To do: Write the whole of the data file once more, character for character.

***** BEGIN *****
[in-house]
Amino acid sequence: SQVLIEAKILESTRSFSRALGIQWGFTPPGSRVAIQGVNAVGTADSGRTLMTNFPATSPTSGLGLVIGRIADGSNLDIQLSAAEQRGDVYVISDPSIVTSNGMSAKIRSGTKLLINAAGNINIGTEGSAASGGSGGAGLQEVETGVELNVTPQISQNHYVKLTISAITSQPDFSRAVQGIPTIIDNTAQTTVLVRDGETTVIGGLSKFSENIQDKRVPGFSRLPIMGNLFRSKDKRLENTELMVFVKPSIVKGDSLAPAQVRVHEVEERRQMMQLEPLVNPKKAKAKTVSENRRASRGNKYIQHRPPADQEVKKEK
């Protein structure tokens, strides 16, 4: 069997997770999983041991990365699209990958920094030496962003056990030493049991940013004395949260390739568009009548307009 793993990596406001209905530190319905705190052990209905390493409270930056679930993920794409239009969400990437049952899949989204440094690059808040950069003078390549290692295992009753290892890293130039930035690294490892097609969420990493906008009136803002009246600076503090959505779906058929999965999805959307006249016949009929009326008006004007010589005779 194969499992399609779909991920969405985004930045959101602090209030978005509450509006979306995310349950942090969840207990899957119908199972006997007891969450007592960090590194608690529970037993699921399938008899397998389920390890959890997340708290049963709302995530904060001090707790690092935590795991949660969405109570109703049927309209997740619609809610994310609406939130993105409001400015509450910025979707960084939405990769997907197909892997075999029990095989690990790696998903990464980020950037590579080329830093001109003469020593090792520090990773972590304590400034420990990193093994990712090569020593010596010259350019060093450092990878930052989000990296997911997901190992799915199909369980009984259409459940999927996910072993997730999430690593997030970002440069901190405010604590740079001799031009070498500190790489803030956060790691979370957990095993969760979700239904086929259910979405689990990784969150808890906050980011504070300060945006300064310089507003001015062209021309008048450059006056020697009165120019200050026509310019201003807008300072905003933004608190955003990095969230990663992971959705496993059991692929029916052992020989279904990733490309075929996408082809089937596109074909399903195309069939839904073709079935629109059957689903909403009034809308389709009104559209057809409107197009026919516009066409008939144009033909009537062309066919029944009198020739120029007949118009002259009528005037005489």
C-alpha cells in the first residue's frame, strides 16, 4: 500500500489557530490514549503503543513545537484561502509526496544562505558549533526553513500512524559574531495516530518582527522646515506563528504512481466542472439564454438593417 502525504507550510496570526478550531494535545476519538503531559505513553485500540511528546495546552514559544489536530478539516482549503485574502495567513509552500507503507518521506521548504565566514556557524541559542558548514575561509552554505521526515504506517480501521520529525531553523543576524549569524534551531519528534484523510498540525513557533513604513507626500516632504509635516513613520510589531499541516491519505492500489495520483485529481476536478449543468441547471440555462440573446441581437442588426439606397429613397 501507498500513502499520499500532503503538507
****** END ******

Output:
[in-house]
Amino acid sequence: SQVLIEAKILESTRSFSRALGIQWGFTPPGSRVAIQGVNAVGTADSGRTLMTNFPATSPTSGLGLVIGRIADGSNLDIQLSAAEQRGDVYVISDPSIVTSNGMSAKIRSGTKLLINAAGNINIGTEGSAASGGSGGAGLQEVETGVELNVTPQISQNHYVKLTISAITSQPDFSRAVQGIPTIIDNTAQTTVLVRDGETTVIGGLSKFSENIQDKRVPGFSRLPIMGNLFRSKDKRLENTELMVFVKPSIVKGDSLAPAQVRVHEVEERRQMMQLEPLVNPKKAKAKTVSENRRASRGNKYIQHRPPADQEVKKEK
């Protein structure tokens, strides 16, 4: 069997997770999983041991990365699209990958920094030496962003056990030493049991940013004395949260390739568009009548307009 793993990596406001209905530190319905705190052990209905390493409270930056679930993920794409239009969400990437049952899949989204440094690059808040950069003078390549290692295992009753290892890293130039930035690294490892097609969420990493906008009136803002009246600076503090959505779906058929999965999805959307006249016949009929009326008006004007010589005779 194969499992399609779909991920969405985004930045959101602090209030978005509450509006979306995310349950942090969840207990899957119908199972006997007891969450007592960090590194608690529970037993699921399938008899397998389920390890959890997340708290049963709302995530904060001090707790690092935590795991949660969405109570109703049927309209997740619609809610994310609406939130993105409001400015509450910025979707960084939405990769997907197909892997075999029990095989690990790696998903990464980020950037590579080329830093001109003469020593090792520090990773972590304590400034420990990193093994990712090569020593010596010259350019060093450092990878930052989000990296997911997901190992799915199909369980009984259409459940999927996910072993997730999430690593997030970002440069901190405010604590740079001799031009070498500190790489803030956060790691979370957990095993969760979700239904086929259910979405689990990784969150808890906050980011504070300060945006300064310089507003001015062209021309008048450059006056020697009165120019200050026509310019201003807008300072905003933004608190955003990095969230990663992971959705496993059991692929029916052992020989279904990733490309075929996408082809089937596109074909399903195309069939839904073709079935629109059957689903909403009034809308389709009104559209057809409107197009026919516009066409008939144009033909009537062309066919029944009198020739120029007949118009002259009528005037005489």
C-alpha cells in the first residue's frame, strides 16, 4: 500500500489557530490514549503503543513545537484561502509526496544562505558549533526553513500512524559574531495516530518582527522646515506563528504512481466542472439564454438593417 502525504507550510496570526478550531494535545476519538503531559505513553485500540511528546495546552514559544489536530478539516482549503485574502495567513509552500507503507518521506521548504565566514556557524541559542558548514575561509552554505521526515504506517480501521520529525531553523543576524549569524534551531519528534484523510498540525513557533513604513507626500516632504509635516513613520510589531499541516491519505492500489495520483485529481476536478449543468441547471440555462440573446441581437442588426439606397429613397 501507498500513502499520499500532503503538507